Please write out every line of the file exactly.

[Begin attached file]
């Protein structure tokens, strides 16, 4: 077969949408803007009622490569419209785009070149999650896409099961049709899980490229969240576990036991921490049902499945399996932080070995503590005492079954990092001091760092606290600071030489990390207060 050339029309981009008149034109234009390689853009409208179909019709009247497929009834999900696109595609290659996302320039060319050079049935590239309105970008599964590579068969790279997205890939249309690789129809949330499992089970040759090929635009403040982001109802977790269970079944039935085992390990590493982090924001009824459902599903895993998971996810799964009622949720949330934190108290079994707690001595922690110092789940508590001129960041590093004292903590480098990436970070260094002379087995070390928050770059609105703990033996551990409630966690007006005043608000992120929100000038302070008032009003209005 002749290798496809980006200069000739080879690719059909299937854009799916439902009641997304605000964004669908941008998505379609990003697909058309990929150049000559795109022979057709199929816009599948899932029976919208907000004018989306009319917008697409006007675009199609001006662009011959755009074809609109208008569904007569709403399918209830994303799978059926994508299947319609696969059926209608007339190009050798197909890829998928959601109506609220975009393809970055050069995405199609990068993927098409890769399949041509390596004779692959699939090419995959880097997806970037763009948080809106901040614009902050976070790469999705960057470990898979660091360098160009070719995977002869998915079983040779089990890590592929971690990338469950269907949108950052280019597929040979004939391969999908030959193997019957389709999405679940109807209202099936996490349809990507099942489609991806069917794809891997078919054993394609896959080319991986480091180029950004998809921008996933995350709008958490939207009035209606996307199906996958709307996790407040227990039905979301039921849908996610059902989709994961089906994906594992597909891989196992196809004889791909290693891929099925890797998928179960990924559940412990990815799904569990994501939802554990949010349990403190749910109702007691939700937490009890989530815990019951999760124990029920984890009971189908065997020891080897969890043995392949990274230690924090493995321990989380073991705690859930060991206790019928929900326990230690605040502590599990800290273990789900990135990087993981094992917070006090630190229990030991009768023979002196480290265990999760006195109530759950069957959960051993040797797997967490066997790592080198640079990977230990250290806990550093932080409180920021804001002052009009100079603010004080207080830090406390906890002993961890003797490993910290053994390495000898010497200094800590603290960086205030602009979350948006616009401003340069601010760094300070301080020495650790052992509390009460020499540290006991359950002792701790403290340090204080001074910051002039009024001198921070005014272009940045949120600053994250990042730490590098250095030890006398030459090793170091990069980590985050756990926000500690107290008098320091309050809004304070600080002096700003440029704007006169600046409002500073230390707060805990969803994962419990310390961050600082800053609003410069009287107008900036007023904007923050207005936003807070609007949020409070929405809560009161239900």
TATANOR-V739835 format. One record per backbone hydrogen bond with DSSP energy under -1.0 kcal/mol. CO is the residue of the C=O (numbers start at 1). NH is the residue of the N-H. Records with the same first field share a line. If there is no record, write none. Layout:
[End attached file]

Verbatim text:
């Protein structure tokens, strides 16, 4: 077969949408803007009622490569419209785009070149999650896409099961049709899980490229969240576990036991921490049902499945399996932080070995503590005492079954990092001091760092606290600071030489990390207060 050339029309981009008149034109234009390689853009409208179909019709009247497929009834999900696109595609290659996302320039060319050079049935590239309105970008599964590579068969790279997205890939249309690789129809949330499992089970040759090929635009403040982001109802977790269970079944039935085992390990590493982090924001009824459902599903895993998971996810799964009622949720949330934190108290079994707690001595922690110092789940508590001129960041590093004292903590480098990436970070260094002379087995070390928050770059609105703990033996551990409630966690007006005043608000992120929100000038302070008032009003209005 002749290798496809980006200069000739080879690719059909299937854009799916439902009641997304605000964004669908941008998505379609990003697909058309990929150049000559795109022979057709199929816009599948899932029976919208907000004018989306009319917008697409006007675009199609001006662009011959755009074809609109208008569904007569709403399918209830994303799978059926994508299947319609696969059926209608007339190009050798197909890829998928959601109506609220975009393809970055050069995405199609990068993927098409890769399949041509390596004779692959699939090419995959880097997806970037763009948080809106901040614009902050976070790469999705960057470990898979660091360098160009070719995977002869998915079983040779089990890590592929971690990338469950269907949108950052280019597929040979004939391969999908030959193997019957389709999405679940109807209202099936996490349809990507099942489609991806069917794809891997078919054993394609896959080319991986480091180029950004998809921008996933995350709008958490939207009035209606996307199906996958709307996790407040227990039905979301039921849908996610059902989709994961089906994906594992597909891989196992196809004889791909290693891929099925890797998928179960990924559940412990990815799904569990994501939802554990949010349990403190749910109702007691939700937490009890989530815990019951999760124990029920984890009971189908065997020891080897969890043995392949990274230690924090493995321990989380073991705690859930060991206790019928929900326990230690605040502590599990800290273990789900990135990087993981094992917070006090630190229990030991009768023979002196480290265990999760006195109530759950069957959960051993040797797997967490066997790592080198640079990977230990250290806990550093932080409180920021804001002052009009100079603010004080207080830090406390906890002993961890003797490993910290053994390495000898010497200094800590603290960086205030602009979350948006616009401003340069601010760094300070301080020495650790052992509390009460020499540290006991359950002792701790403290340090204080001074910051002039009024001198921070005014272009940045949120600053994250990042730490590098250095030890006398030459090793170091990069980590985050756990926000500690107290008098320091309050809004304070600080002096700003440029704007006169600046409002500073230390707060805990969803994962419990310390961050600082800053609003410069009287107008900036007023904007923050207005936003807070609007949020409070929405809560009161239900």
TATANOR-V739835 format. One record per backbone hydrogen bond with DSSP energy under -1.0 kcal/mol. CO is the residue of the C=O (numbers start at 1). NH is the residue of the N-H. Records with the same first field share a line. If there is no record, write none. Layout: